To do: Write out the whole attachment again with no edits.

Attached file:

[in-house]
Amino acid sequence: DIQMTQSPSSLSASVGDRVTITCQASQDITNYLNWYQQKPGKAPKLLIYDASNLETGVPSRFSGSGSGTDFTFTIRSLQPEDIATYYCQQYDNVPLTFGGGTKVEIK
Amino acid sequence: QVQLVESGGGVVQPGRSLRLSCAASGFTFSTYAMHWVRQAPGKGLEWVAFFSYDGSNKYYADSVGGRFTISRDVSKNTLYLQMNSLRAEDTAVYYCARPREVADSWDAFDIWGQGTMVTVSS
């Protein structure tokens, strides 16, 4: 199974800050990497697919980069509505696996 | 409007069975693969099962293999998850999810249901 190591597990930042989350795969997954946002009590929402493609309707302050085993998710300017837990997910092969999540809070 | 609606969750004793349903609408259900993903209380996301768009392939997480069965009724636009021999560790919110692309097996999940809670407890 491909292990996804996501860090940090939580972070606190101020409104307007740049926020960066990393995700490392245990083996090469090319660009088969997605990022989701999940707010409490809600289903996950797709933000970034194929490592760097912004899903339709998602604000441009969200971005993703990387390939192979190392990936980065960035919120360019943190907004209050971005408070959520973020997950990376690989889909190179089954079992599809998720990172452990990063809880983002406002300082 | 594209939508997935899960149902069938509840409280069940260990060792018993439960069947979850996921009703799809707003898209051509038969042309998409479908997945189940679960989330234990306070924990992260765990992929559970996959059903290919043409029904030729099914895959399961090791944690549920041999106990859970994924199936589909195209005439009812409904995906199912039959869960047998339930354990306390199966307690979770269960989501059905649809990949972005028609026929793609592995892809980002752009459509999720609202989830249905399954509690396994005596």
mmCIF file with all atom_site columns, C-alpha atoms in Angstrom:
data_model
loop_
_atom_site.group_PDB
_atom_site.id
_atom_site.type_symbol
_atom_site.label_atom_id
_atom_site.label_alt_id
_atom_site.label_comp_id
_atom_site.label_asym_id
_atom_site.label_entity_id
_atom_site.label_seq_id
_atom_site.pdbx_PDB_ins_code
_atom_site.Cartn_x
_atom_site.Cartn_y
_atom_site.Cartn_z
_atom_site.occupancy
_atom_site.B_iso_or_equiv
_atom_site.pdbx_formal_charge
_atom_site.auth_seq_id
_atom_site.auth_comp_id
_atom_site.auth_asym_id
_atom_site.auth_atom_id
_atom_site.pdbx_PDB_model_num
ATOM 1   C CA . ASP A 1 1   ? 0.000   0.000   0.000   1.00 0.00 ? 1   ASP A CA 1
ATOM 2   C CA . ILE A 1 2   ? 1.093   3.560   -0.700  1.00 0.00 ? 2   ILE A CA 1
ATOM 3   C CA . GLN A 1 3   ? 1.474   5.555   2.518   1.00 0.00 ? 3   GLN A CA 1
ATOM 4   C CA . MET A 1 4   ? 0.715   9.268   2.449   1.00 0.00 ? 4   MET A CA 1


[in-house]
Amino acid sequence: DIQMTQSPSSLSASVGDRVTITCQASQDITNYLNWYQQKPGKAPKLLIYDASNLETGVPSRFSGSGSGTDFTFTIRSLQPEDIATYYCQQYDNVPLTFGGGTKVEIK
Amino acid sequence: QVQLVESGGGVVQPGRSLRLSCAASGFTFSTYAMHWVRQAPGKGLEWVAFFSYDGSNKYYADSVGGRFTISRDVSKNTLYLQMNSLRAEDTAVYYCARPREVADSWDAFDIWGQGTMVTVSS
């Protein structure tokens, strides 16, 4: 199974800050990497697919980069509505696996 | 409007069975693969099962293999998850999810249901 190591597990930042989350795969997954946002009590929402493609309707302050085993998710300017837990997910092969999540809070 | 609606969750004793349903609408259900993903209380996301768009392939997480069965009724636009021999560790919110692309097996999940809670407890 491909292990996804996501860090940090939580972070606190101020409104307007740049926020960066990393995700490392245990083996090469090319660009088969997605990022989701999940707010409490809600289903996950797709933000970034194929490592760097912004899903339709998602604000441009969200971005993703990387390939192979190392990936980065960035919120360019943190907004209050971005408070959520973020997950990376690989889909190179089954079992599809998720990172452990990063809880983002406002300082 | 594209939508997935899960149902069938509840409280069940260990060792018993439960069947979850996921009703799809707003898209051509038969042309998409479908997945189940679960989330234990306070924990992260765990992929559970996959059903290919043409029904030729099914895959399961090791944690549920041999106990859970994924199936589909195209005439009812409904995906199912039959869960047998339930354990306390199966307690979770269960989501059905649809990949972005028609026929793609592995892809980002752009459509999720609202989830249905399954509690396994005596």
mmCIF file with all atom_site columns, C-alpha atoms in Angstrom:
data_model
loop_
_atom_site.group_PDB
_atom_site.id
_atom_site.type_symbol
_atom_site.label_atom_id
_atom_site.label_alt_id
_atom_site.label_comp_id
_atom_site.label_asym_id
_atom_site.label_entity_id
_atom_site.label_seq_id
_atom_site.pdbx_PDB_ins_code
_atom_site.Cartn_x
_atom_site.Cartn_y
_atom_site.Cartn_z
_atom_site.occupancy
_atom_site.B_iso_or_equiv
_atom_site.pdbx_formal_charge
_atom_site.auth_seq_id
_atom_site.auth_comp_id
_atom_site.auth_asym_id
_atom_site.auth_atom_id
_atom_site.pdbx_PDB_model_num
ATOM 1   C CA . ASP A 1 1   ? 0.000   0.000   0.000   1.00 0.00 ? 1   ASP A CA 1
ATOM 2   C CA . ILE A 1 2   ? 1.093   3.560   -0.700  1.00 0.00 ? 2   ILE A CA 1
ATOM 3   C CA . GLN A 1 3   ? 1.474   5.555   2.518   1.00 0.00 ? 3   GLN A CA 1
ATOM 4   C CA . MET A 1 4   ? 0.715   9.268   2.449   1.00 0.00 ? 4   MET A CA 1